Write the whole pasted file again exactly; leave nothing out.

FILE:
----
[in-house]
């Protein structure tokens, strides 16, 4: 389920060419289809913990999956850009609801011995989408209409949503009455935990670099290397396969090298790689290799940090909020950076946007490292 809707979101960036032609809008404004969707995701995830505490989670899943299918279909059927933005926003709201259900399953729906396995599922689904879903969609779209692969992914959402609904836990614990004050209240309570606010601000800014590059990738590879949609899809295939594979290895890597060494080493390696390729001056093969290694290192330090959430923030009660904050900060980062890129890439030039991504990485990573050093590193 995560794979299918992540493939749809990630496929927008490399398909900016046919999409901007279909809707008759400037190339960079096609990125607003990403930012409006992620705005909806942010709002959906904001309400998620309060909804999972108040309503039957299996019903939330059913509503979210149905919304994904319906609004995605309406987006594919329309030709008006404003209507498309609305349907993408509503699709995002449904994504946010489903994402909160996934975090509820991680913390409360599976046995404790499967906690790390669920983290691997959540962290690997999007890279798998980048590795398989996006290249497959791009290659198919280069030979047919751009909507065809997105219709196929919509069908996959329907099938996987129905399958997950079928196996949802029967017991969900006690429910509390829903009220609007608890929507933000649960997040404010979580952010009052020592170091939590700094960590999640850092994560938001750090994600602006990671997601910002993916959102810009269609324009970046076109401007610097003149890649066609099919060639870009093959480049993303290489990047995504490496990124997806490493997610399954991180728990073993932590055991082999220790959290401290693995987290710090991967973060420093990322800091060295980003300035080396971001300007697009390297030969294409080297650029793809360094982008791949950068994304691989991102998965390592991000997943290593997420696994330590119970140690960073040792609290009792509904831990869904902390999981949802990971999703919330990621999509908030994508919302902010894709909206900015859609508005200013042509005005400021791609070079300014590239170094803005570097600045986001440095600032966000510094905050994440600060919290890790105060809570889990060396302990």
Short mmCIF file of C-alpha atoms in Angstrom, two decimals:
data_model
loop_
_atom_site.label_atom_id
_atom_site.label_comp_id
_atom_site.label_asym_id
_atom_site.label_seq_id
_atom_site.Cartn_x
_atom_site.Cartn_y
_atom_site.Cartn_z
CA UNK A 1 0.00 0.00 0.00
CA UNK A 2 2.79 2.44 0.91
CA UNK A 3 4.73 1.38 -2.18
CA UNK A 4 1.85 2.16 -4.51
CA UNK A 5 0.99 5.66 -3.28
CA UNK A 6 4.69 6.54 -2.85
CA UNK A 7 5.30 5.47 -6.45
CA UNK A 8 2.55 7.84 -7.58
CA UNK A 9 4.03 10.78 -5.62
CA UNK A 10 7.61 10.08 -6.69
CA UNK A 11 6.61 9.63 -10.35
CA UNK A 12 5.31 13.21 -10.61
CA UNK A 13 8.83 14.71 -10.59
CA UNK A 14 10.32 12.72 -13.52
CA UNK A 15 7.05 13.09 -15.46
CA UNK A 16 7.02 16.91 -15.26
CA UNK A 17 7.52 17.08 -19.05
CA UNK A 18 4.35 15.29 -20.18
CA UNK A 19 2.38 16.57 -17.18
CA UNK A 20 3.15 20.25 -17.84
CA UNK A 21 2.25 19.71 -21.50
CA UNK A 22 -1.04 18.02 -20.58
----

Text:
[in-house]
């Protein structure tokens, strides 16, 4: 389920060419289809913990999956850009609801011995989408209409949503009455935990670099290397396969090298790689290799940090909020950076946007490292 809707979101960036032609809008404004969707995701995830505490989670899943299918279909059927933005926003709201259900399953729906396995599922689904879903969609779209692969992914959402609904836990614990004050209240309570606010601000800014590059990738590879949609899809295939594979290895890597060494080493390696390729001056093969290694290192330090959430923030009660904050900060980062890129890439030039991504990485990573050093590193 995560794979299918992540493939749809990630496929927008490399398909900016046919999409901007279909809707008759400037190339960079096609990125607003990403930012409006992620705005909806942010709002959906904001309400998620309060909804999972108040309503039957299996019903939330059913509503979210149905919304994904319906609004995605309406987006594919329309030709008006404003209507498309609305349907993408509503699709995002449904994504946010489903994402909160996934975090509820991680913390409360599976046995404790499967906690790390669920983290691997959540962290690997999007890279798998980048590795398989996006290249497959791009290659198919280069030979047919751009909507065809997105219709196929919509069908996959329907099938996987129905399958997950079928196996949802029967017991969900006690429910509390829903009220609007608890929507933000649960997040404010979580952010009052020592170091939590700094960590999640850092994560938001750090994600602006990671997601910002993916959102810009269609324009970046076109401007610097003149890649066609099919060639870009093959480049993303290489990047995504490496990124997806490493997610399954991180728990073993932590055991082999220790959290401290693995987290710090991967973060420093990322800091060295980003300035080396971001300007697009390297030969294409080297650029793809360094982008791949950068994304691989991102998965390592991000997943290593997420696994330590119970140690960073040792609290009792509904831990869904902390999981949802990971999703919330990621999509908030994508919302902010894709909206900015859609508005200013042509005005400021791609070079300014590239170094803005570097600045986001440095600032966000510094905050994440600060919290890790105060809570889990060396302990």
Short mmCIF file of C-alpha atoms in Angstrom, two decimals:
data_model
loop_
_atom_site.label_atom_id
_atom_site.label_comp_id
_atom_site.label_asym_id
_atom_site.label_seq_id
_atom_site.Cartn_x
_atom_site.Cartn_y
_atom_site.Cartn_z
CA UNK A 1 0.00 0.00 0.00
CA UNK A 2 2.79 2.44 0.91
CA UNK A 3 4.73 1.38 -2.18
CA UNK A 4 1.85 2.16 -4.51
CA UNK A 5 0.99 5.66 -3.28
CA UNK A 6 4.69 6.54 -2.85
CA UNK A 7 5.30 5.47 -6.45
CA UNK A 8 2.55 7.84 -7.58
CA UNK A 9 4.03 10.78 -5.62
CA UNK A 10 7.61 10.08 -6.69
CA UNK A 11 6.61 9.63 -10.35
CA UNK A 12 5.31 13.21 -10.61
CA UNK A 13 8.83 14.71 -10.59
CA UNK A 14 10.32 12.72 -13.52
CA UNK A 15 7.05 13.09 -15.46
CA UNK A 16 7.02 16.91 -15.26
CA UNK A 17 7.52 17.08 -19.05
CA UNK A 18 4.35 15.29 -20.18
CA UNK A 19 2.38 16.57 -17.18
CA UNK A 20 3.15 20.25 -17.84
CA UNK A 21 2.25 19.71 -21.50
CA UNK A 22 -1.04 18.02 -20.58